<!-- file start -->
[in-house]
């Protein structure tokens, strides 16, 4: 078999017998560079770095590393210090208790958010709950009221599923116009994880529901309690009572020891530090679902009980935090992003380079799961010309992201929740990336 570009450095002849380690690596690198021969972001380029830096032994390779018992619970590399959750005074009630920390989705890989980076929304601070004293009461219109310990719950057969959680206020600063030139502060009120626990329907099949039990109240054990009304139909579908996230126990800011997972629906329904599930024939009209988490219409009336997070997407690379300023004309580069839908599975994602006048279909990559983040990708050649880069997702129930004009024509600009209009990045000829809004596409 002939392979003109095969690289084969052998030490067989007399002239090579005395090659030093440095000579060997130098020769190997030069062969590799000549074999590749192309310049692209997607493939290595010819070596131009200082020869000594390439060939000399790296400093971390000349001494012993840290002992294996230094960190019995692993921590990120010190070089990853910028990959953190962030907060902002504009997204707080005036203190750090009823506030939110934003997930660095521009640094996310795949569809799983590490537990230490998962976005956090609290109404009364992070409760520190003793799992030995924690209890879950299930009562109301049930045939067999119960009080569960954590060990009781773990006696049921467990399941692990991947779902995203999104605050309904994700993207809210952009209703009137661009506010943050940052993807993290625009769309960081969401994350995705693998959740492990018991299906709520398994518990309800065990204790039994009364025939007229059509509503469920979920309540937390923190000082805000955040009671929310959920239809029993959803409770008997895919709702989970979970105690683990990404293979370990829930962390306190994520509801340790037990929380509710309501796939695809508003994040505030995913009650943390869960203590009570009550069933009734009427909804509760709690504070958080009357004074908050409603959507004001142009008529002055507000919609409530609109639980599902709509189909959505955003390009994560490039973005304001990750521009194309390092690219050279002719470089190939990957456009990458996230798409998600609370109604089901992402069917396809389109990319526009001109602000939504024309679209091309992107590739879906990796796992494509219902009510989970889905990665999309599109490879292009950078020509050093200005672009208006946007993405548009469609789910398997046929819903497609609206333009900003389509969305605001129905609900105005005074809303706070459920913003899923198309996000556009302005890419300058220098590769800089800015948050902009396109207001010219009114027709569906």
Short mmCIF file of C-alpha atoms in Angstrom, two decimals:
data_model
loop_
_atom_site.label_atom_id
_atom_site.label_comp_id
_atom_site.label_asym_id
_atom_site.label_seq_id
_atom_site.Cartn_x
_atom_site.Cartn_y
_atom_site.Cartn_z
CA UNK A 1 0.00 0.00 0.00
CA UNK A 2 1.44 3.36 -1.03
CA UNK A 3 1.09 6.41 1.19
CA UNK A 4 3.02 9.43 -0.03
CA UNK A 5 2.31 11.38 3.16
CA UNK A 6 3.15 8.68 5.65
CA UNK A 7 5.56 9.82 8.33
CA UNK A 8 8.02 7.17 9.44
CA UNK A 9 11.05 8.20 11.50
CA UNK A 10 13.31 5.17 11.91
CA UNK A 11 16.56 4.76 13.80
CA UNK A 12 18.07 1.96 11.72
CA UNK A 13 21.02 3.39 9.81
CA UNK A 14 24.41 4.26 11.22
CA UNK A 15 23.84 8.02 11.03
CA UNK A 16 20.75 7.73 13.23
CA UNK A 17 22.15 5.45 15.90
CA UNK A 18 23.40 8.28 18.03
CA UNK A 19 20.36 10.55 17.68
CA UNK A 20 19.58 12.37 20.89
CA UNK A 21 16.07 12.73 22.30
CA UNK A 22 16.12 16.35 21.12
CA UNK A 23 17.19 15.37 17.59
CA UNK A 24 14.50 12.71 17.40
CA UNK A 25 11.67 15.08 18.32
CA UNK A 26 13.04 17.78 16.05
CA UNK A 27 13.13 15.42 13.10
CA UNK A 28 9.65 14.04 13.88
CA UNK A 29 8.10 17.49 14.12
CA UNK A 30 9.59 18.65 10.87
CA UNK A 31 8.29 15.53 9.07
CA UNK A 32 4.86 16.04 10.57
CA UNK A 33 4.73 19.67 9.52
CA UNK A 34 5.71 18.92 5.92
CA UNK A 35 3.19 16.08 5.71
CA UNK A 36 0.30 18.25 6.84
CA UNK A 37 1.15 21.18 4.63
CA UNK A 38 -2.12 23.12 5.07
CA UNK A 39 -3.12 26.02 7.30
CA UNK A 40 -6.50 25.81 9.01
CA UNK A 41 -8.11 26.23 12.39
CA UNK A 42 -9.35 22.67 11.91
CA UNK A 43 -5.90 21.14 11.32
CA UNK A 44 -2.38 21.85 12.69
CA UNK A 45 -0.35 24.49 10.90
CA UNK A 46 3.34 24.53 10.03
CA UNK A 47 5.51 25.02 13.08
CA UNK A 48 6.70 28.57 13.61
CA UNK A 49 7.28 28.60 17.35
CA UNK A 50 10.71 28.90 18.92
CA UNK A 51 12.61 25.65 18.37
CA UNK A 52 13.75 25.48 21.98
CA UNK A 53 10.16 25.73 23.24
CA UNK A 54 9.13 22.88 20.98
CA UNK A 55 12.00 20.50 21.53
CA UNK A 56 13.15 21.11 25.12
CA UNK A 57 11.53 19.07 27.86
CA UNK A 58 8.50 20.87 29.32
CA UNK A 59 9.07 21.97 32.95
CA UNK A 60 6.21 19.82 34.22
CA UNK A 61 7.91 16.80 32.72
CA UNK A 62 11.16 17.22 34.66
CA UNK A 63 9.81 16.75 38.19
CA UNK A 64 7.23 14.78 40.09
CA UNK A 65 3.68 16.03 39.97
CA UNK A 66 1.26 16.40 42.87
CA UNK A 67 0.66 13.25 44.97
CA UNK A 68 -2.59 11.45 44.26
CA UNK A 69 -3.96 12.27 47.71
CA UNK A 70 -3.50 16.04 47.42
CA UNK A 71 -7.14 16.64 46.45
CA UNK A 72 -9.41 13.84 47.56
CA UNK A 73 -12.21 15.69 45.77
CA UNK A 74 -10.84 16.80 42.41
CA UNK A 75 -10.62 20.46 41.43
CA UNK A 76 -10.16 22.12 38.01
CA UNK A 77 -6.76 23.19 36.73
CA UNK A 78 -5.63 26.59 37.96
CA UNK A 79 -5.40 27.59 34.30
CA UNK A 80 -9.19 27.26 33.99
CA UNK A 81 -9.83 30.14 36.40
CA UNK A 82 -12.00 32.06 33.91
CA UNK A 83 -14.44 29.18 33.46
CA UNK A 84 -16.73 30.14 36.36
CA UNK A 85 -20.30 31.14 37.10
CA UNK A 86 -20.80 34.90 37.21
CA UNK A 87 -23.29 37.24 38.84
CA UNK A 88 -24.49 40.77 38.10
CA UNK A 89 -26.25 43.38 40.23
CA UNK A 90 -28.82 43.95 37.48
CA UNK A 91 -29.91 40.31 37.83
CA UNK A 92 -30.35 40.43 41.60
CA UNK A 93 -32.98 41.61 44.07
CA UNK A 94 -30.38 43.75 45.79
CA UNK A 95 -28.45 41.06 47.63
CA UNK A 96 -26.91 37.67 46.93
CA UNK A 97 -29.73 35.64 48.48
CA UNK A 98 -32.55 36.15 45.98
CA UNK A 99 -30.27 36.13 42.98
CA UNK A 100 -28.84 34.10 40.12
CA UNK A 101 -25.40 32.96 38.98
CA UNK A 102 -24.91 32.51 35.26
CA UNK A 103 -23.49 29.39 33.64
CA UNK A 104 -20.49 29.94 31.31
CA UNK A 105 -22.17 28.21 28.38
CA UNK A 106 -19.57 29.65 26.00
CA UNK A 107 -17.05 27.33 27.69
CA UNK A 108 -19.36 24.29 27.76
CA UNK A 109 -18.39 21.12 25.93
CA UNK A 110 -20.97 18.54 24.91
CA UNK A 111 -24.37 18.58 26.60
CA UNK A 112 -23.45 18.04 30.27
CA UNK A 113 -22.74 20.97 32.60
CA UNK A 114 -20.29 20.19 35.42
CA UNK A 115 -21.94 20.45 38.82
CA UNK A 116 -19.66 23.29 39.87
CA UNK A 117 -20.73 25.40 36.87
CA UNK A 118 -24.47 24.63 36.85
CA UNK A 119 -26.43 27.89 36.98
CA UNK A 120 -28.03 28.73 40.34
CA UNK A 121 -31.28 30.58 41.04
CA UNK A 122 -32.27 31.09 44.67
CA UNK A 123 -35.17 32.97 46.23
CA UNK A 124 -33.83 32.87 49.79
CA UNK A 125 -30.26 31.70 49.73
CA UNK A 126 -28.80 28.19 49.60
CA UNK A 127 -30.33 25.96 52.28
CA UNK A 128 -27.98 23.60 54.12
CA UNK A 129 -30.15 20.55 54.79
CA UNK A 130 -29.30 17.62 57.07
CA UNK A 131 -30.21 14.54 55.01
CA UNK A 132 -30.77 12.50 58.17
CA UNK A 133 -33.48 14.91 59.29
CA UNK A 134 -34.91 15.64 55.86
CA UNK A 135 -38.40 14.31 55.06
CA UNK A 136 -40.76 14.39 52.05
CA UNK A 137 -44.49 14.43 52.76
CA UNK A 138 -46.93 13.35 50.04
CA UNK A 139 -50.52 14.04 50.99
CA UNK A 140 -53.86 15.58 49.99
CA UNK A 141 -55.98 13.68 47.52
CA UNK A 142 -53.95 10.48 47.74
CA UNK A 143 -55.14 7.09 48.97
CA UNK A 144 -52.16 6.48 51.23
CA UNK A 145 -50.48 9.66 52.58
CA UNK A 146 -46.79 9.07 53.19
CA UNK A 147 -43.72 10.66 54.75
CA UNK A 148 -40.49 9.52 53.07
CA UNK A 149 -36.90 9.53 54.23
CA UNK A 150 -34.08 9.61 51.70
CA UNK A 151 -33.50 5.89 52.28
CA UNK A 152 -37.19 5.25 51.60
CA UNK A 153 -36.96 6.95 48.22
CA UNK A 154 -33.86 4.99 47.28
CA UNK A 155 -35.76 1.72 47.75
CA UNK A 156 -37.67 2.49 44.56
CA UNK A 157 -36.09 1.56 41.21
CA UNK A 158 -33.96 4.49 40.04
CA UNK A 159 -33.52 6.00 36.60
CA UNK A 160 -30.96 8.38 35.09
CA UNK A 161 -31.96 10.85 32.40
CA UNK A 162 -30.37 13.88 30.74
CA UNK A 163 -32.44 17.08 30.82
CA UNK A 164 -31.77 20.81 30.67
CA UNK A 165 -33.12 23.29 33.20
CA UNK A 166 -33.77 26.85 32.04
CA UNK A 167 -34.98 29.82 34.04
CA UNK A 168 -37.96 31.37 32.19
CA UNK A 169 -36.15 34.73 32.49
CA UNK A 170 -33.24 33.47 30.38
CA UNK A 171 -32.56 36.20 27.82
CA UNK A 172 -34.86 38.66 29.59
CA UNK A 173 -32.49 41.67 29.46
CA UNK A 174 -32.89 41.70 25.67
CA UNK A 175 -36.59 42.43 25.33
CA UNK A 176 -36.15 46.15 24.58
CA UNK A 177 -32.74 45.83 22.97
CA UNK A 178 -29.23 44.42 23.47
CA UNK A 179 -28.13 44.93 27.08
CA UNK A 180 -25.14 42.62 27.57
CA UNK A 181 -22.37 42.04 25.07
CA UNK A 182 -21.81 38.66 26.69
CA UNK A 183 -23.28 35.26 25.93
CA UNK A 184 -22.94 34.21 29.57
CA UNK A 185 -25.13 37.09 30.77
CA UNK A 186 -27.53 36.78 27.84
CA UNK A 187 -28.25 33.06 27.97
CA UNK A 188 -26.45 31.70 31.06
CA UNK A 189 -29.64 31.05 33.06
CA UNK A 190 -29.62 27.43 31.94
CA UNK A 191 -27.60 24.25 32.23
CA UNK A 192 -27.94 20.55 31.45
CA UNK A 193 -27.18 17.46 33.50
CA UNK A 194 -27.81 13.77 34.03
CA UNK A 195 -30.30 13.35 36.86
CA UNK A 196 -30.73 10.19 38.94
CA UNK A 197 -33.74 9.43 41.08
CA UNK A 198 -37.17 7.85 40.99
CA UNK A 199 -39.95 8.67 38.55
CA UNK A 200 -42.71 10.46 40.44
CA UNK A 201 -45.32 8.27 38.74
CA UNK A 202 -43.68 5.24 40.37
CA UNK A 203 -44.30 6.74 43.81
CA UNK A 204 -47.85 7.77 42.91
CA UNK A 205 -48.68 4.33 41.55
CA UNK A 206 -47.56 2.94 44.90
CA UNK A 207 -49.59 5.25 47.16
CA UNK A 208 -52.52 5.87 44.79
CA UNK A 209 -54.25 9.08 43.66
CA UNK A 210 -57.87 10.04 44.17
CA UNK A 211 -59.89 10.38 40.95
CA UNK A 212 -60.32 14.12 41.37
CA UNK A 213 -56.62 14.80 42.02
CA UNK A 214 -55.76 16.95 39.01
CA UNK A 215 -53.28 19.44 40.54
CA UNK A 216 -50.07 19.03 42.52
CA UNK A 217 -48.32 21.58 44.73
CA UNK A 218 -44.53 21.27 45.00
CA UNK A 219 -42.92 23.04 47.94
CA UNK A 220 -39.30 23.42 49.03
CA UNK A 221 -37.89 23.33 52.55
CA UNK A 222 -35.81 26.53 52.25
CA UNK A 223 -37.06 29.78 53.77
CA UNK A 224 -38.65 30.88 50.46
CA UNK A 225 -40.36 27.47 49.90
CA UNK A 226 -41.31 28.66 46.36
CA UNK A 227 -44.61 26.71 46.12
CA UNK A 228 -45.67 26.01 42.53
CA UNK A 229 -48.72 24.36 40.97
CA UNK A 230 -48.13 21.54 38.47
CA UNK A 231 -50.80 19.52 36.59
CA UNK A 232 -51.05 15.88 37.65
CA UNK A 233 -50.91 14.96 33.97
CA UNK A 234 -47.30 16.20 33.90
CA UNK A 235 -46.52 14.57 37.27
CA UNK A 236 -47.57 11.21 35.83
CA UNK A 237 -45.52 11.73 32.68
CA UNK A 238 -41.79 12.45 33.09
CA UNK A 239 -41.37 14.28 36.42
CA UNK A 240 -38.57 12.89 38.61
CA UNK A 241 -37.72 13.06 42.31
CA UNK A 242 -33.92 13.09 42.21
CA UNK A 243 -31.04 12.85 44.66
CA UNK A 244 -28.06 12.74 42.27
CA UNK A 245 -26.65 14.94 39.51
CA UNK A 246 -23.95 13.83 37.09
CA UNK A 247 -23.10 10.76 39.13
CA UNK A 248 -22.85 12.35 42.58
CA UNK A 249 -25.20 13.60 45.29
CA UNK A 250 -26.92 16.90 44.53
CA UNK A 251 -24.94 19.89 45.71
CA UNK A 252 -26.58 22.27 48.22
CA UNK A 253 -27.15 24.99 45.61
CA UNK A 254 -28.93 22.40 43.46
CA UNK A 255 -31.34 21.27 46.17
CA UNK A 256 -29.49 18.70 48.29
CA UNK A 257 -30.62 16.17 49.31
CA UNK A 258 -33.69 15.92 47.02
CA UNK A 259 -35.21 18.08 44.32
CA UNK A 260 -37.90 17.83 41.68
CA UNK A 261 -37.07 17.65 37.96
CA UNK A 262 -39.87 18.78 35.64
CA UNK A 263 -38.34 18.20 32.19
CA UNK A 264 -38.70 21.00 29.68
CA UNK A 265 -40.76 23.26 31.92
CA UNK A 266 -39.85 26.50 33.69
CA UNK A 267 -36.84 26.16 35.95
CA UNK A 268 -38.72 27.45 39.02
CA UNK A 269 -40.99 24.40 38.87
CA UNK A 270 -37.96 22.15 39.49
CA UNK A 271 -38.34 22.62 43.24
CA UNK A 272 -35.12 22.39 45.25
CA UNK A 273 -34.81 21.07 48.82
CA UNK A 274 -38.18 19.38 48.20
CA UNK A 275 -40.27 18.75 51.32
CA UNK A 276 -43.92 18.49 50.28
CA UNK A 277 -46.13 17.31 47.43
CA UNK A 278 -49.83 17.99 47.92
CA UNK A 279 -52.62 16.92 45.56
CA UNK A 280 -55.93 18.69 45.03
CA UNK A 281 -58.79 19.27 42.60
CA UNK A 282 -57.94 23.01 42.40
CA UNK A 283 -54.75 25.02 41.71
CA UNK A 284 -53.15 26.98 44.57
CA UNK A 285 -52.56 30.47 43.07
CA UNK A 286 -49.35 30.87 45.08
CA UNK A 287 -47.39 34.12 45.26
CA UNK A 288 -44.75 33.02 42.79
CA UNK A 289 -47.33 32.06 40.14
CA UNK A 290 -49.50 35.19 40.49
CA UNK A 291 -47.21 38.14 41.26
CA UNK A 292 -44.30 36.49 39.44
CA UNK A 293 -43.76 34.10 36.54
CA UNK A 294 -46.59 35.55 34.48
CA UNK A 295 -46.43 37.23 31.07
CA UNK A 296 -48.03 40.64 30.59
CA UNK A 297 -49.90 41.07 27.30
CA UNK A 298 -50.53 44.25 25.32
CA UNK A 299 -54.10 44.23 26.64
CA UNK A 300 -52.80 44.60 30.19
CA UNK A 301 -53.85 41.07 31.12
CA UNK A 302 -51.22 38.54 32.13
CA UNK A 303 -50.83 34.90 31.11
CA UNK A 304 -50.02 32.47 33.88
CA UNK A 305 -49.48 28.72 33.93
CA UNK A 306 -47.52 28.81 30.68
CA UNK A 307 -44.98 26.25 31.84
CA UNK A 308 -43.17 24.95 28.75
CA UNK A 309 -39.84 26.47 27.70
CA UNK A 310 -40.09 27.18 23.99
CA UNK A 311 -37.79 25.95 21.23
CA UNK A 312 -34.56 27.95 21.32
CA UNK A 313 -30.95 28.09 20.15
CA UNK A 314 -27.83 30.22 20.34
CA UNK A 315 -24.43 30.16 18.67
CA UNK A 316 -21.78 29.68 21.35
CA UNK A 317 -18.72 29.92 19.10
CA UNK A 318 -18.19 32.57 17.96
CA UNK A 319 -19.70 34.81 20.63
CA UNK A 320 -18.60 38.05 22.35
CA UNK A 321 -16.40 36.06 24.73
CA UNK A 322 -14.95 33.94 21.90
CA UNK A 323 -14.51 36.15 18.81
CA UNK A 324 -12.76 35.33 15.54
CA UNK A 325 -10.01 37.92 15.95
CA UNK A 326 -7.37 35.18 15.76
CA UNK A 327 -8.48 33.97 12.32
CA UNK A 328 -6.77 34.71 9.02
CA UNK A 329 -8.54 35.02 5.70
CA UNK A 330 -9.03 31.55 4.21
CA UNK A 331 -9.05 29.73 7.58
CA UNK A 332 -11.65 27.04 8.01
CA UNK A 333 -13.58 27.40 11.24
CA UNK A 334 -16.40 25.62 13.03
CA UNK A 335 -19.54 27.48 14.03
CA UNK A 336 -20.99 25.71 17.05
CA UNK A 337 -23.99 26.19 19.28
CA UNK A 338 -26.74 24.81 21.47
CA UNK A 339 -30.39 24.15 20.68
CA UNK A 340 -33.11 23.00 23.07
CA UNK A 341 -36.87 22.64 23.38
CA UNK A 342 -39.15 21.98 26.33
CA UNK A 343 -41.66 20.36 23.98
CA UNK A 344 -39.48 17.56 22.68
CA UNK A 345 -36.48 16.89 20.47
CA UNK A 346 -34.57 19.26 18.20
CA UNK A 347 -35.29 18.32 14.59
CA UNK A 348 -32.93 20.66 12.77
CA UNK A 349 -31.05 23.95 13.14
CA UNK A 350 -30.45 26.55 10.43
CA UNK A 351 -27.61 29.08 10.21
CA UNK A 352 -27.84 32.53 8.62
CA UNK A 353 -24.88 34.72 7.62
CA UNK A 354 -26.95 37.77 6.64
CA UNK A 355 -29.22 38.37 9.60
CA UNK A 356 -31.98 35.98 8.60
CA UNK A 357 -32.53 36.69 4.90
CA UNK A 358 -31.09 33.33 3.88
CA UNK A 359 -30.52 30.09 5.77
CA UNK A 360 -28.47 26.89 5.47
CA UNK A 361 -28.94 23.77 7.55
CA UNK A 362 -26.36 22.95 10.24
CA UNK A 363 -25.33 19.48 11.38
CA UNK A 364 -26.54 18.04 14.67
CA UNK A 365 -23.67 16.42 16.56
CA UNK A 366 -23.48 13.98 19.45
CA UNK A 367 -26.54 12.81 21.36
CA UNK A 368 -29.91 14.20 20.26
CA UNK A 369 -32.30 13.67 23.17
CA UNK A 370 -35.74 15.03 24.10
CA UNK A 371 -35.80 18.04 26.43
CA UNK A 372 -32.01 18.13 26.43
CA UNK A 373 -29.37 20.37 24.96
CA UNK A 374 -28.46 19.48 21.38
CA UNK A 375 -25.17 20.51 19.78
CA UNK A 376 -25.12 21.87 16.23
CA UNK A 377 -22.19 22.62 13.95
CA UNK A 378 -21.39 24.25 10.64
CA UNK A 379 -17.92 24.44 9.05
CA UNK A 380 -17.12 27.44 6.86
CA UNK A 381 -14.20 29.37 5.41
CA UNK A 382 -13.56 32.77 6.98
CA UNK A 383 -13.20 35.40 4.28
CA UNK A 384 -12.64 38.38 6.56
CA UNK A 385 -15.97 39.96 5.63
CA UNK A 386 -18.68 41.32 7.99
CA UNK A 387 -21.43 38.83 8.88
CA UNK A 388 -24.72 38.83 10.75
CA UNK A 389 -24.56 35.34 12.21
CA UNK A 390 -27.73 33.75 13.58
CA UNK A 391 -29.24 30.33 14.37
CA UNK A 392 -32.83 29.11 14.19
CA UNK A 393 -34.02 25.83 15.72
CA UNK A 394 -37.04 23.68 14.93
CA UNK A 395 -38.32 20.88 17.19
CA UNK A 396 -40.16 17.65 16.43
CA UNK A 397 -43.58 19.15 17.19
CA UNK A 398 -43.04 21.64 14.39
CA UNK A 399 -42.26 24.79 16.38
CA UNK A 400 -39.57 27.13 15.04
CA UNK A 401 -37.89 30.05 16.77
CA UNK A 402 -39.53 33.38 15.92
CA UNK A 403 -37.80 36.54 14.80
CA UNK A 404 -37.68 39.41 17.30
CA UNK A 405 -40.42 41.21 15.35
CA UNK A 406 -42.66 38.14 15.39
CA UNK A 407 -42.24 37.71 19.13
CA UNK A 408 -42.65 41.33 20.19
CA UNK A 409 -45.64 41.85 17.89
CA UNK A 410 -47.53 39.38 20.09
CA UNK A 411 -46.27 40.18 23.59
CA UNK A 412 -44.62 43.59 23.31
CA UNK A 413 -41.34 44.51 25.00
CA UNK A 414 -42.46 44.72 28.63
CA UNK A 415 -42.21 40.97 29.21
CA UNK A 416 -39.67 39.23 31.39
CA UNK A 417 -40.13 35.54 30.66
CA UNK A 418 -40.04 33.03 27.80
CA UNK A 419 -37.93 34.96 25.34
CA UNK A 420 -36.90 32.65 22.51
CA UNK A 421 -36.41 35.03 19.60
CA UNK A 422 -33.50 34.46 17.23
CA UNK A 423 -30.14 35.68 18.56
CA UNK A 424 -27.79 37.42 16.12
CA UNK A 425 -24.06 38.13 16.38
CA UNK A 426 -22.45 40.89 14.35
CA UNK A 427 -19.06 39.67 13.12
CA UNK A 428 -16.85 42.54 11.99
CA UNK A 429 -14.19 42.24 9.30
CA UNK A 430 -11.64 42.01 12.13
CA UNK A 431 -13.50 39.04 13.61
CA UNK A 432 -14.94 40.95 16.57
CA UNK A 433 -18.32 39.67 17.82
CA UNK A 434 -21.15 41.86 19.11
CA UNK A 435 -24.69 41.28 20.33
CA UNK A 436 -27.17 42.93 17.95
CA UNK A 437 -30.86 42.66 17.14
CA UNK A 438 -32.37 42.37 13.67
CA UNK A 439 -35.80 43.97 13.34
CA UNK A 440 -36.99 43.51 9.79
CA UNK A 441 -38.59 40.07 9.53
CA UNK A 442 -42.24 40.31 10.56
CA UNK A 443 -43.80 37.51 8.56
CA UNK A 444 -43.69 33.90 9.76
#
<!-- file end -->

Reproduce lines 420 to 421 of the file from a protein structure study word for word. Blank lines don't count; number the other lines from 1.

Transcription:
CA UNK A 408 -42.65 41.33 20.19
CA UNK A 409 -45.64 41.85 17.89